By Tanya Jefferies for Thisismoney.co.uk 09:13 13 Nov 2014, updated 13:39 13 Nov 2014
High risk: Watchdogs want investors to understand what they are getting into before putting money in a fund
Two out of every five funds sold in the UK are in the second-highest risk band due to their volatility, according to a study by investment website Rplan.
Higher volatility is thought to indicate greater uncertainty about investment performance, and all funds are required by European watchdogs to use the same measure - the 'Synthetic Risk and Reward Indicator' - to make it easier for investors to understand their risks.
The SRRI ranks funds from band one for the lowest risk to band seven for the highest, but Rplan's research found that some 40 per cent, or 1,016, of the funds available in the UK fall into band six.
Meanwhile, a further 50 per cent or 1,275 of funds are split almost exactly between bands five and four. See the tables below for full results and volatility ranges for each band.
The value of the SRRI has been questioned because it looks back at fund returns over the past five years and uses this to gauge how dramatically they might fluctuate in future, so it provides no real guide to future performance.
Others argue that if such a large number of funds falls within a single band, this renders comparisons inside it meaningless using this measure.
But Nick Curry, director of Rplan, said the SRRI wasn't a bad measure because it standardised risk assessment across all funds, and was useful for finding out how risks vary across asset classes like cash, bonds and stocks and therefore in your portfolio as a whole.
However, he said that because the measure looked back five years, the financial crisis of 2008 has been skewing results as fund performance was much more volatile during that time.
Curry added that the SRRI was less useful when trying to work out the risk between different stock-focused sectors, and across regions like the UK, Japan and US.
This is Money did a snapshot check of the risk ratings of funds across different IMA investment categories, and found a well-known contrarian fund, M&G Recovery. a UK equity income fund, Unicorn Income. and a US fund, Old Mutual North American Equity. were all in band six.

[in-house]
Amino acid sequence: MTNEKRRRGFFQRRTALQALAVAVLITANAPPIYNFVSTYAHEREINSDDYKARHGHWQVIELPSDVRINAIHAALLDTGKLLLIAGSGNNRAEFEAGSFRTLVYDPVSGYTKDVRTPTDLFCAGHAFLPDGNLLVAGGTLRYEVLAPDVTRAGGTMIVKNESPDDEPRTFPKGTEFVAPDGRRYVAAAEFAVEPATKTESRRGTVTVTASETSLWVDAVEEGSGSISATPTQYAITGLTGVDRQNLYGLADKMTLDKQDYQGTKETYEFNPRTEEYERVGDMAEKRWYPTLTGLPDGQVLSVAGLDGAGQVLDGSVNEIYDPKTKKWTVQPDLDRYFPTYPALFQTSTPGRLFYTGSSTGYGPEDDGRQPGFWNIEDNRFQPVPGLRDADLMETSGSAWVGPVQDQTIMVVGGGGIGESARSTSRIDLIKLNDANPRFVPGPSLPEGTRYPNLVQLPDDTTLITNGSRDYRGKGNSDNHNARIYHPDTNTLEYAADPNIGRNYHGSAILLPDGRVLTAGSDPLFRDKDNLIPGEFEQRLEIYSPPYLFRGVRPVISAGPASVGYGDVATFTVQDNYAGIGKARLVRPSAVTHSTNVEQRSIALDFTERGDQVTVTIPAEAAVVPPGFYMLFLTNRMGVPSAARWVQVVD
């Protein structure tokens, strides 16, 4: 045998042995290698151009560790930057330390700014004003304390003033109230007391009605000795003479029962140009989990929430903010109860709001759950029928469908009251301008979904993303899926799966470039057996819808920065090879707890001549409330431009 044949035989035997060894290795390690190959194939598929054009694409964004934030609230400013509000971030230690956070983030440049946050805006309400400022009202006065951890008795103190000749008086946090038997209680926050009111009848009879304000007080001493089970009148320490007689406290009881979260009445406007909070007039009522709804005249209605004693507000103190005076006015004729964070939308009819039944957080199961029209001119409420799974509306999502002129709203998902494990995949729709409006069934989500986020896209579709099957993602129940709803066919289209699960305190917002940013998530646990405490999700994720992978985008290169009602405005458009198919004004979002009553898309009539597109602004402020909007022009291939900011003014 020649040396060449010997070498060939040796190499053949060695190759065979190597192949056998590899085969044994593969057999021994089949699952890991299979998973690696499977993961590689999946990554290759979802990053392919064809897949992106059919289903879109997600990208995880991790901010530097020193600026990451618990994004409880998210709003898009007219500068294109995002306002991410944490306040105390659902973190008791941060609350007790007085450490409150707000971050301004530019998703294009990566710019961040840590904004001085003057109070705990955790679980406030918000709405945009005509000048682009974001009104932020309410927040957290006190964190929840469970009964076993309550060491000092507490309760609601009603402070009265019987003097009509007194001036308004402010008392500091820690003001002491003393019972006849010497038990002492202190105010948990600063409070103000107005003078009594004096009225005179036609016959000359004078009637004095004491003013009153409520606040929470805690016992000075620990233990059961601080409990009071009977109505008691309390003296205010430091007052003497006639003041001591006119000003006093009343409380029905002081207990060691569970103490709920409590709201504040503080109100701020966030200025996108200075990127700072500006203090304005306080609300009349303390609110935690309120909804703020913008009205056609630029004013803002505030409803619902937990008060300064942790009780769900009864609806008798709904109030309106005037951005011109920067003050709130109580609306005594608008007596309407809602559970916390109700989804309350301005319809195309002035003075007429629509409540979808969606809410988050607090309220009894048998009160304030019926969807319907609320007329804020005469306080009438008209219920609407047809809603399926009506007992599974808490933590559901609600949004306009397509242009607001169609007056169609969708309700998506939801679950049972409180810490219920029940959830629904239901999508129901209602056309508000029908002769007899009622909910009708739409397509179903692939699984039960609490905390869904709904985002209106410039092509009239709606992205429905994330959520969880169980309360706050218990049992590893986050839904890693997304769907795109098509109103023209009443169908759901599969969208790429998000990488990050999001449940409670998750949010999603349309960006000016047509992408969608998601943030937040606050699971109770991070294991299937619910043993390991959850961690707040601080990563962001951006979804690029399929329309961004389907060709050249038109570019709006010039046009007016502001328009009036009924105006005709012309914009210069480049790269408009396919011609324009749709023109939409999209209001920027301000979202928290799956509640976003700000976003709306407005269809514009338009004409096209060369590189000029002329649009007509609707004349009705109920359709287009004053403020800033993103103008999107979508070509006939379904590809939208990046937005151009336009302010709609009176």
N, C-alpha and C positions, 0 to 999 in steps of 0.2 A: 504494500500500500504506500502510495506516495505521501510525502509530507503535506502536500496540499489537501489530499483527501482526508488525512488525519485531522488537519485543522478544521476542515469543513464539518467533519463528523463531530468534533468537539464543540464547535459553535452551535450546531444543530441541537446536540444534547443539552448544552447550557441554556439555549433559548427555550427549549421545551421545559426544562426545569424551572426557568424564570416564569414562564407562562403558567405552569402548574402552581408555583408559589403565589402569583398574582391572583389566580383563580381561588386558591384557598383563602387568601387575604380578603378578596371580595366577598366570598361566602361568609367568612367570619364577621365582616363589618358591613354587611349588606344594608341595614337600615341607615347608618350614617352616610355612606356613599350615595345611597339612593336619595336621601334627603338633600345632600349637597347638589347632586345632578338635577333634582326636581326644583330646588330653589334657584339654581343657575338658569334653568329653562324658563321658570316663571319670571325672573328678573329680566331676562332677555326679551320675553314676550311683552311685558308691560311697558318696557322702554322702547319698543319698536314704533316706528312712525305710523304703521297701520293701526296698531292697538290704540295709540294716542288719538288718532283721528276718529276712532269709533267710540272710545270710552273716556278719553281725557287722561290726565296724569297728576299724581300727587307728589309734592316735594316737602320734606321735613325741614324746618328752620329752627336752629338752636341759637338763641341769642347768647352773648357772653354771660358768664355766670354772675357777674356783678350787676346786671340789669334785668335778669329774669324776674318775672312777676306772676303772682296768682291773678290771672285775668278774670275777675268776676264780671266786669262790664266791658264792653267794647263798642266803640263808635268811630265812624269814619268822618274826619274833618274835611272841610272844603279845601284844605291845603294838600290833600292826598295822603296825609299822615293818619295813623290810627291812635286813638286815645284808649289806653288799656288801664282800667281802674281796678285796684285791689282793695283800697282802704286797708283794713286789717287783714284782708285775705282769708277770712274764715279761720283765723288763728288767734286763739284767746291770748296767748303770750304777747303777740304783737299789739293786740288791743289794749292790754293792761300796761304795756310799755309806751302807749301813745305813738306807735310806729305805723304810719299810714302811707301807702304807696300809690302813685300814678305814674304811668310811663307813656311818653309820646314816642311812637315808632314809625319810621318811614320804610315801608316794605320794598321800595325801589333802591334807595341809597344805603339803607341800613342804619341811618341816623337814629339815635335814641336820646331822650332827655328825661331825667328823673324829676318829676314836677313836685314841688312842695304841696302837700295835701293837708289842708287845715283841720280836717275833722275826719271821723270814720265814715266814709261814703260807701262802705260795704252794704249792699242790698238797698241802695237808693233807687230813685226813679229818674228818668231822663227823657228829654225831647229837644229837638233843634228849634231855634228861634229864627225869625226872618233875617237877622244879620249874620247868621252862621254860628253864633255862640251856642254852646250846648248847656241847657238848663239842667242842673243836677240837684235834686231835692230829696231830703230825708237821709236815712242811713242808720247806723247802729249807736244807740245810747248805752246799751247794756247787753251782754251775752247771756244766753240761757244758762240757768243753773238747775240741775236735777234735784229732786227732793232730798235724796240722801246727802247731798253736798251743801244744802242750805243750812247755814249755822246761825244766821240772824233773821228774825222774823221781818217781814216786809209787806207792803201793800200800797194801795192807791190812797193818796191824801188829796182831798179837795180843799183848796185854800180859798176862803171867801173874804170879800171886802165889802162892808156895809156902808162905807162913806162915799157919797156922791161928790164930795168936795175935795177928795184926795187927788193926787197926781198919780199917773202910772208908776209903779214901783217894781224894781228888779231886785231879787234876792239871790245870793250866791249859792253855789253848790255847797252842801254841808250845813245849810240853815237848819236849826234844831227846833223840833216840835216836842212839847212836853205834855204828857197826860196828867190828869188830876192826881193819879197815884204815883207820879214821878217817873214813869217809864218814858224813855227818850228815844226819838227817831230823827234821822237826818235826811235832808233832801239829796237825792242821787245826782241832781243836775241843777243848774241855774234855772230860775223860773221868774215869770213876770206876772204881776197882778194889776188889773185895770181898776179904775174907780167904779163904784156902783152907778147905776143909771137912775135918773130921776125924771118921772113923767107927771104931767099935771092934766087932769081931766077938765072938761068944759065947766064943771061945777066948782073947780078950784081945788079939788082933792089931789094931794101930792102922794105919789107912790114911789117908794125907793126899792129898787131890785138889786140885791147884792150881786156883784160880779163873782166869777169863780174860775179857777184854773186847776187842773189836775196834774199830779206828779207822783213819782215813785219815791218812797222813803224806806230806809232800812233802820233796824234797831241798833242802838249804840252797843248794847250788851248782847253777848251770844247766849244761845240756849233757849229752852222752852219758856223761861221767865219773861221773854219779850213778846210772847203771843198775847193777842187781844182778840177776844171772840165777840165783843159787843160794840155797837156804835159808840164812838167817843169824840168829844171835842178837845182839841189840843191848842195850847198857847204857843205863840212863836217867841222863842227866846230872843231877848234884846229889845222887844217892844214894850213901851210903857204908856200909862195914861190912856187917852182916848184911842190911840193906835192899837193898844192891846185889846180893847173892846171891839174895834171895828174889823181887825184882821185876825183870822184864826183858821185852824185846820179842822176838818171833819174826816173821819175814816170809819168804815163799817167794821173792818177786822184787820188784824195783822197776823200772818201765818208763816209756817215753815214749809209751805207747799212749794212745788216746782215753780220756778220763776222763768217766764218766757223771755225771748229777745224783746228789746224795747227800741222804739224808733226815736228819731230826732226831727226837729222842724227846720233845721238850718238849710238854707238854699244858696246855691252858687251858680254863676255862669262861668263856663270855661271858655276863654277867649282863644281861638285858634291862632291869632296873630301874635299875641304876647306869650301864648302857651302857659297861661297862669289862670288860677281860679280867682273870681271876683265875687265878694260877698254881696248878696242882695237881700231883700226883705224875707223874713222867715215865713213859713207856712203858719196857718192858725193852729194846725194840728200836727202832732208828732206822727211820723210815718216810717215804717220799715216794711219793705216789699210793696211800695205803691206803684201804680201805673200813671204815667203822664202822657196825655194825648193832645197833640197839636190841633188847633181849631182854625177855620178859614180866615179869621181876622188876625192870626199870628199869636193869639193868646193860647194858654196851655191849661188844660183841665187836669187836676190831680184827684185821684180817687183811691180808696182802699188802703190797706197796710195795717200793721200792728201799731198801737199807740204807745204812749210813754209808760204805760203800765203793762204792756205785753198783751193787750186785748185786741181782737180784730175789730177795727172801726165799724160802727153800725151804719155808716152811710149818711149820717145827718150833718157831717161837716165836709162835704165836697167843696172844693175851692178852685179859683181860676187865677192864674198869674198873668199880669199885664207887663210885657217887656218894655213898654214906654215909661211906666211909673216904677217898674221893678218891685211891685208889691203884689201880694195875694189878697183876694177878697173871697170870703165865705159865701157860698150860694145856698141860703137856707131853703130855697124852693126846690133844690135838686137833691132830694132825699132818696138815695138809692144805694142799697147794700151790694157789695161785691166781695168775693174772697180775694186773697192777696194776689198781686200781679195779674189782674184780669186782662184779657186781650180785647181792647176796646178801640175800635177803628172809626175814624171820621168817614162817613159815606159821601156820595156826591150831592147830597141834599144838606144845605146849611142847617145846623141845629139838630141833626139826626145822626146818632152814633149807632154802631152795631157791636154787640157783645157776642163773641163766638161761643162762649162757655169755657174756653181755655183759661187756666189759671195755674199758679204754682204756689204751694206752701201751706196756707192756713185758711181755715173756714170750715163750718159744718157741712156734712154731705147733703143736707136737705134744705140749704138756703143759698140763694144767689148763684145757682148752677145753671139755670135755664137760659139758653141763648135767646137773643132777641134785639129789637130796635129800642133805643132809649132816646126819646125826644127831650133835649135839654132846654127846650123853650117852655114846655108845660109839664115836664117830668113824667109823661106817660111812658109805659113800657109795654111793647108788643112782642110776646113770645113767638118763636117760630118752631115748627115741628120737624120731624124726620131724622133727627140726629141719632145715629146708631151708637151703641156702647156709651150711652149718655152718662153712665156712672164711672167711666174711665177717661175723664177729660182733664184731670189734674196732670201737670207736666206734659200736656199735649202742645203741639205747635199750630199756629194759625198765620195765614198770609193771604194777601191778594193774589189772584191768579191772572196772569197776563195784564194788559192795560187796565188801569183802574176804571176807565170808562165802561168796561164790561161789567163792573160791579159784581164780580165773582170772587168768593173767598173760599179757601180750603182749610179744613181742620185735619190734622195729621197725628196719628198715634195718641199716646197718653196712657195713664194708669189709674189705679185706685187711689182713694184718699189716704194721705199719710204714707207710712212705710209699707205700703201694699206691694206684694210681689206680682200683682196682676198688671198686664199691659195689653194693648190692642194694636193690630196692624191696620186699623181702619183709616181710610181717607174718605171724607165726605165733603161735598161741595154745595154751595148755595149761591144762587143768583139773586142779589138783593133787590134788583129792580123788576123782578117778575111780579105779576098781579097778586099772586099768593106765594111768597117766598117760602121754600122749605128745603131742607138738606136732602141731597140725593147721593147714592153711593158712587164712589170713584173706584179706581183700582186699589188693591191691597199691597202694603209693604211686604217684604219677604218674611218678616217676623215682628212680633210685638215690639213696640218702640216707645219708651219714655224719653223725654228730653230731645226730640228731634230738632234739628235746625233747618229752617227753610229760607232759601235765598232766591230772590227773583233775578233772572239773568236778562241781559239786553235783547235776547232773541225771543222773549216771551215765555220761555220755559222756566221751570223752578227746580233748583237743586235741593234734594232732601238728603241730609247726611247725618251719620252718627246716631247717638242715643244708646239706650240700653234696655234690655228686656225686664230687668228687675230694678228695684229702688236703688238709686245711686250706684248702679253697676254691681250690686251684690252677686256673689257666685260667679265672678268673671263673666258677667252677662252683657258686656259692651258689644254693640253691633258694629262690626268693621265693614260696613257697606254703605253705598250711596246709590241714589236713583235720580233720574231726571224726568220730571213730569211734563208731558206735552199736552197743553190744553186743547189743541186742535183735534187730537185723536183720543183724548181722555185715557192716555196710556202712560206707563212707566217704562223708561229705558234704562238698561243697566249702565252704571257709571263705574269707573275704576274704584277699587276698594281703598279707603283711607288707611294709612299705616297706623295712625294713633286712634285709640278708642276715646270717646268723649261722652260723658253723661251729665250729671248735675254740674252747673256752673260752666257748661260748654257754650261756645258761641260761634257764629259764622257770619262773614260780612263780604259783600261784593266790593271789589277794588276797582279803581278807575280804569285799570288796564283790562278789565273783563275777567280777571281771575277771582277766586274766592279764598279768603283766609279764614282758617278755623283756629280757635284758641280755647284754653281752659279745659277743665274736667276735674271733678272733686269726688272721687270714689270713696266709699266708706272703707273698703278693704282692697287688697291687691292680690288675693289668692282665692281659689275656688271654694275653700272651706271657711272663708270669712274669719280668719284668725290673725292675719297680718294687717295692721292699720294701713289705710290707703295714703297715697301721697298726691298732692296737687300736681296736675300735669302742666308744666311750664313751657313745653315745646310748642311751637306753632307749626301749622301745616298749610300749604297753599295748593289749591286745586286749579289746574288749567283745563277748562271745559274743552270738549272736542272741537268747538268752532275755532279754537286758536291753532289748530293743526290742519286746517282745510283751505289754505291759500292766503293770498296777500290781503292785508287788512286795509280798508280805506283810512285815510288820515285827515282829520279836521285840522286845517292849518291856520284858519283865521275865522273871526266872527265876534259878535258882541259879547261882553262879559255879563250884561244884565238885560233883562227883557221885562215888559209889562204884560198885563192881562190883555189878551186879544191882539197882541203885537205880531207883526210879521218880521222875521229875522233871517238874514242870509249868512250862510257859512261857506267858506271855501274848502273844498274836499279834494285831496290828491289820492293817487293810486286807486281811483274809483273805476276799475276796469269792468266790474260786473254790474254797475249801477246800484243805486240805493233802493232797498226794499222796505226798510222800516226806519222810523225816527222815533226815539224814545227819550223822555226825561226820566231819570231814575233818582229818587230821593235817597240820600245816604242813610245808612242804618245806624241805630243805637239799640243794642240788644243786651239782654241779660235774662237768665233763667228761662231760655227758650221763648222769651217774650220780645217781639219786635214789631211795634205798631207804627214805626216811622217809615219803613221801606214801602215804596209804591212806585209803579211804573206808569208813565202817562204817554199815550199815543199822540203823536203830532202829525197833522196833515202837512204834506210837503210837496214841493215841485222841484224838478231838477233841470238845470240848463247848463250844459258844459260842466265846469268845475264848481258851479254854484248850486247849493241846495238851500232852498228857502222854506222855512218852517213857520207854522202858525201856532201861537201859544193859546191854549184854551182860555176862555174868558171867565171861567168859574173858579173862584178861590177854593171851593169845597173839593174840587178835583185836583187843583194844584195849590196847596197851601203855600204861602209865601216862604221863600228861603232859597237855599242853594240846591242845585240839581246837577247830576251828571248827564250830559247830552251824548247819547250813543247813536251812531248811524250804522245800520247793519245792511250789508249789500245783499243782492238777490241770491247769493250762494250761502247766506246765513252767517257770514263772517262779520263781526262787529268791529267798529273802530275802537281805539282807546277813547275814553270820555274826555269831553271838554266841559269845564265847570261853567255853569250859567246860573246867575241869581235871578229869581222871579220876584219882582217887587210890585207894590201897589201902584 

In the targeted absolute return category, a type of fund designed never to lose money and often promoted to cautious investors, we found a fund in band five, City Financial Absolute Equity .
Curry said the results which surprised him were the CF 7IM Moderately Adventurous fund, which was in band four rather than six or seven, and the Aviva Investors Global Balanced Income fund which was in band seven rather than five or six.
How easy is it to
track down risk ratings?
Funds must state what risk band they are in on their Key Investor Information Documents (KIID), which were made compulsory by the EU in summer 2013 to help people understand investment products and their risks.
They are just a couple of pages long, come in a standard format, and can be a useful starting point for researching and comparing funds.
To find these documents, put a fund name and 'KIID' together in an internet search engine. Read more here.
Source: M&G Recovery fund
However, Rplan has carried out further research which shows that 44 per cent of personal investors find the way fund providers describe risk levels as either very unclear (9 per cent) or not very clear (35 per cent). A further 12 per cent thought firms were very clear.
In light of these findings, the investment website has called on the fund management industry to make risk ratings more obvious in their literature.
Curry said: 'There needs to be much greater clarity as to what level of risk and volatility funds have and although all funds have to provide their SRRI volatility rating, this needs to be more prominent in investor communication documents. The industry should be much more transparent about this.'
Risk assessment: Higher volatility is thought to indicate greater uncertainty about investment performance
HOW TO RESEARCH THE RISK OF A FUND
This is Money's guide to researching investment funds includes a look at the 'risk and reward profile' that appears on all KIID documents and is based on the SRRI.
The purpose of this part is to find out if a fund falls within your risk tolerance on a scale of one to seven, explained financial expert Gavin Haynes of Whitechurch Securities.
But he warned: 'Most funds that invest in the stock market are going to be listed as a six or seven.
'If you are assessing one stock market fund against another it provides very little guidance as to the relative risk.
'Obviously there is a huge range of funds investing in the stock market. You have to look at the specific risk and dig a bit deeper.'
Haynes said that most funds would be classed as above-average risk - four or above - with even a corporate bond fund probably at four.
Also, a cash fund might be one out of seven on the scale, but if you are investing long term that doesn't take account of the risk that money held in cash will be eroded by inflation.
Another thing to consider is that funds get assigned a risk level between one and seven according to how volatile they have been historically.
Haynes says: 'Risk is very difficult to measure. The thing to remember is these are based on volatility and they always look at what has happened in the past.